I created dumbwealth.com to help you take small actions to make big improvements in your life. Dumbwealth is about life balance and truth. It’s not about market timing or the latest FOMC meeting.
With that said, there will be economic or social issues so big they are critical to understand if you are to avoid plunging into a financial hole. Now is one of those times. The issue is Covid-19.
As much as I don’t want to get sick, my biggest fear at the moment is not catching the Covid-19 coronavirus. My biggest fear is the economic and social shocks created by the virus.
I don’t know whether or not Covid-19 becomes a pandemic. Let’s just say it will. To be clear, that doesn’t mean everyone will get sick. And the vast majority of those who do get sick will recover. Indeed, many of the infected will simply experience a moderate inconvenience. I suppose that’s the good news.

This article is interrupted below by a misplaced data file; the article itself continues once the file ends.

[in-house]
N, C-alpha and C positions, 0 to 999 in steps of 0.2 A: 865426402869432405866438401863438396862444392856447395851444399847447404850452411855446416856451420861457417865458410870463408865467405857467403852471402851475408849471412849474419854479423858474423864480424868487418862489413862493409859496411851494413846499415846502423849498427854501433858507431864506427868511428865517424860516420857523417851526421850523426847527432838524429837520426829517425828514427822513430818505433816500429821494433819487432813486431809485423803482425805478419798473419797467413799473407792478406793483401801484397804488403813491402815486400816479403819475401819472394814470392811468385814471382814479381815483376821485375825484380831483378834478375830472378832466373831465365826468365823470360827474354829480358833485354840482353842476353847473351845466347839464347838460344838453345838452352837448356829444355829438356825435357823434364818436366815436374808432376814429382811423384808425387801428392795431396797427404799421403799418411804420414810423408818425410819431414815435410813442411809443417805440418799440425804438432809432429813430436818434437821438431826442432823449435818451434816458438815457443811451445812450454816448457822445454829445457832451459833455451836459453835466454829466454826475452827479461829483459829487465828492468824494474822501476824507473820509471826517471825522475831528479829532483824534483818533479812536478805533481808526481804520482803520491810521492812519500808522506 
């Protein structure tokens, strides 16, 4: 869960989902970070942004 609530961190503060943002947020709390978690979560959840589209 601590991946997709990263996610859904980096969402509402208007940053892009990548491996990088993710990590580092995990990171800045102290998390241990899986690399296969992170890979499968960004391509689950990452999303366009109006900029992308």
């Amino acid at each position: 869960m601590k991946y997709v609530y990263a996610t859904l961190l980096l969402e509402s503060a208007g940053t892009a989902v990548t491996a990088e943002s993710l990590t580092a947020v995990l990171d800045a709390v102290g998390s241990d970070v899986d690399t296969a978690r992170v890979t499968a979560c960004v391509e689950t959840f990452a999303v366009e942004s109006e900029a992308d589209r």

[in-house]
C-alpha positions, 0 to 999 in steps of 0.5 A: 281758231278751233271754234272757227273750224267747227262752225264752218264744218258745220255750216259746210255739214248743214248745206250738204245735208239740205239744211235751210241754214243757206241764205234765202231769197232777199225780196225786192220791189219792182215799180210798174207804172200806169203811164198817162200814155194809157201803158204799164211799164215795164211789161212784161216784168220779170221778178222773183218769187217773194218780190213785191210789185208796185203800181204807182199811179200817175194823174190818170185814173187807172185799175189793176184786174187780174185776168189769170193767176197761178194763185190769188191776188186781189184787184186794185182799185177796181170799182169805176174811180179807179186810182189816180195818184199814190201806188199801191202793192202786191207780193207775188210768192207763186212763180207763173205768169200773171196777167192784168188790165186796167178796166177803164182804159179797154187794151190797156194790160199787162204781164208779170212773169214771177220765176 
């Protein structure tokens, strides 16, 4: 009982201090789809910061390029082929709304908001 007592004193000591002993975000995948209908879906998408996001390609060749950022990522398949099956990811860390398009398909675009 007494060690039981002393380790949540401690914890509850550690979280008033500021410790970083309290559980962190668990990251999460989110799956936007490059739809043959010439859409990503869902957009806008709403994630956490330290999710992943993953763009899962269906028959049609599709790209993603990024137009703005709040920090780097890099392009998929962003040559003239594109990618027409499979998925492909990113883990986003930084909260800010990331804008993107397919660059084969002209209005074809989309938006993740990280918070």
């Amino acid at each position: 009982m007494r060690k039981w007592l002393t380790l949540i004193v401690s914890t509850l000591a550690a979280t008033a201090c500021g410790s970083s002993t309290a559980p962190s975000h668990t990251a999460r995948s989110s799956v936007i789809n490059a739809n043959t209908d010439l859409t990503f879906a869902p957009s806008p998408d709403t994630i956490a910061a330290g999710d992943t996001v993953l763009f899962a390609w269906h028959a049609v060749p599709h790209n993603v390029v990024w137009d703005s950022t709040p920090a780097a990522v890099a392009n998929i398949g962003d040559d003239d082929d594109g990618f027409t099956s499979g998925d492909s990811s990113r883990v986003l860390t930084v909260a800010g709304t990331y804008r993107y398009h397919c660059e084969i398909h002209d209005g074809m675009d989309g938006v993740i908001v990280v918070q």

While not everyone will get sick, if this virus continues to spread we will all feel the economic and social shocks created by the world’s reaction to the virus.
To understand the economic and social implications of Covid-19, look at China. Since it was the origin of the outbreak and worst hit so far, China serves as a great test model for the rest of the world.
Here’s what the model tells us.
During the early moments of outbreak, with relatively few cases, uncertainty rules. As with any form of uncertainty people spend less. Slowly, businesses begin to feel the rising pressure on cash flows as sales falter. During the early stages – in an attempt to save face and avoid panic – the authorities downplay the risks. This is the smoke before the economic dumpster fire.
Eventually the virus starts spreading rapidly, case numbers rise and deaths occur. This is when panic sets in. Grocery store shelves are quickly emptied as people hoard supplies. Sick patients flock to hospitals, which are quickly overwhelmed. Medical staff start getting sick too. This is when the healthcare system fails and the government cracks down fast and hard.
We saw this in China. Once they saw they were losing control the Chinese authorities quickly changed their plan of attack. To avoid overwhelming the hospital system with sick patients, China shut down businesses and forced people to remain at home. The transition from smoke to blazing dumpster fire took just days.